Egyptian Government Orders Closure of Center That Documents Torture

Egypt torture
Security forces stand guard in Alexandria, Egypt on January 25, 2016. On this day, Italian student Giulio Regeni went missing. His body was later found covered in torture marks. Asmaa Waguih/Reuters

Egyptian officials have ordered the closure of the El Nadeem center, which documents the injuries of alleged torture victims and offers them assistance. The country's health ministry said the clinic had violated unspecified regulations, but the center's director said the decision was politically motivated.

In recent months, human rights organizations have condemned Egypt's crackdown on any form of opposition. There has also been an increase in the number of people who say they have been tortured. Amnesty International said the planned closure of the center was an extension of the continued repression of Egyptian human rights activists.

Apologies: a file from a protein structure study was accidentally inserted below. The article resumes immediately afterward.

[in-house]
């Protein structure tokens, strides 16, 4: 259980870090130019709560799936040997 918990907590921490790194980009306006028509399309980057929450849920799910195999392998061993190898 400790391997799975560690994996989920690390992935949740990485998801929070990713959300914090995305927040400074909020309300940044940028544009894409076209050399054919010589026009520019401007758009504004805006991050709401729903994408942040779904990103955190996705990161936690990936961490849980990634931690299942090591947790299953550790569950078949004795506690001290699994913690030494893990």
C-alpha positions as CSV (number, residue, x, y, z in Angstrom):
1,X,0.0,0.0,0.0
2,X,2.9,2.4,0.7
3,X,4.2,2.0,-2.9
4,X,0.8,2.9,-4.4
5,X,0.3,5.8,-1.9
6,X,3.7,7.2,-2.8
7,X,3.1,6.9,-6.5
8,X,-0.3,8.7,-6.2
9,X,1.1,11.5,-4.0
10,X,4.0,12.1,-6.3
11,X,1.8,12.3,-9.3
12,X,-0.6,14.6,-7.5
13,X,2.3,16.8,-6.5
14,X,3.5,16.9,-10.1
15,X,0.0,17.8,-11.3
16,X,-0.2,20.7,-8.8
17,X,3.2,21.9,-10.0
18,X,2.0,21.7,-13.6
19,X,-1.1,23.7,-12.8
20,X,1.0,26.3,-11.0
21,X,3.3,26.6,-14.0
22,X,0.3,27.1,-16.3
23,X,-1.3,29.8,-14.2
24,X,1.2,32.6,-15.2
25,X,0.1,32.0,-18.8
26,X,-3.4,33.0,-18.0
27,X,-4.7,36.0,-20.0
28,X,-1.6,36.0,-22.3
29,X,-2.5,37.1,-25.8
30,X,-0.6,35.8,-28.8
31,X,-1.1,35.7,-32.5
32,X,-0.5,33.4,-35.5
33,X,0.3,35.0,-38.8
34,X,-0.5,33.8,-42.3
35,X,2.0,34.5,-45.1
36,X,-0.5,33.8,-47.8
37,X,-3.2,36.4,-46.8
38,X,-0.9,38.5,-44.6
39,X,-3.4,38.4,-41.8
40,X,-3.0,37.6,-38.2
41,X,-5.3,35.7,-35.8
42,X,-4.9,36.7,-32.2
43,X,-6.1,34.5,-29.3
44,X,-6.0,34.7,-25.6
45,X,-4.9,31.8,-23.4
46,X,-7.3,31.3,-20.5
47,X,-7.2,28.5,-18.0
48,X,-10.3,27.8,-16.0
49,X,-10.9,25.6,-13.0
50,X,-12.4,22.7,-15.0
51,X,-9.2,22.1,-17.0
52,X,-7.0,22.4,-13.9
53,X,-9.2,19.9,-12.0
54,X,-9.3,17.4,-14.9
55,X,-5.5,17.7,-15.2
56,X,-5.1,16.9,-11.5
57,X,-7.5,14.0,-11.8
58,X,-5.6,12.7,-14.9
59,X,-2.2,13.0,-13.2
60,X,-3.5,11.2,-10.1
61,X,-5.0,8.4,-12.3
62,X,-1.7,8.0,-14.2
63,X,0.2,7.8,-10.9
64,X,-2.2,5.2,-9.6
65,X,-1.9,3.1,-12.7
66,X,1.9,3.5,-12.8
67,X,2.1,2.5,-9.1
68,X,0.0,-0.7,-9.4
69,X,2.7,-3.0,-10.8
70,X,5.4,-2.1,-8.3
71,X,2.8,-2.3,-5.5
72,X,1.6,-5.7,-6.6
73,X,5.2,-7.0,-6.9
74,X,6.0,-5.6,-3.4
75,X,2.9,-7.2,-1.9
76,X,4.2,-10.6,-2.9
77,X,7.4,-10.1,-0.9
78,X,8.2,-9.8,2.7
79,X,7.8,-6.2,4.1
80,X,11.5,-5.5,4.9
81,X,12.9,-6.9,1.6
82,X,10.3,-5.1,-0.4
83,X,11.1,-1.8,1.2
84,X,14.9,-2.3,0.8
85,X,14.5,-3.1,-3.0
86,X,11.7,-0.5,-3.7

The El Nadeem center, located in the Egyptian capital of Cairo has operated since 1993. It provides psychological support and rehabilitation to its patients and campaigns against the use of torture. The clinic's director, Aida Seif al-Dawla told the BBC that the clinic will not close Monday as ordered. "Unless they arrest us all, we will continue to work," she said.

Many of the center's patients say they have been tortured by Egyptian security forces. Human rights groups add that many of the detainees' arrests are not reported. The Egyptian government, however, denies these allegations. On February 4, the body of Italian student Giulio Regeni, who went missing on January 25 was found. The corpse was marked with cigarette burns and other signs of torture. The Egyptian security forces have said they did not cause Regeni's death.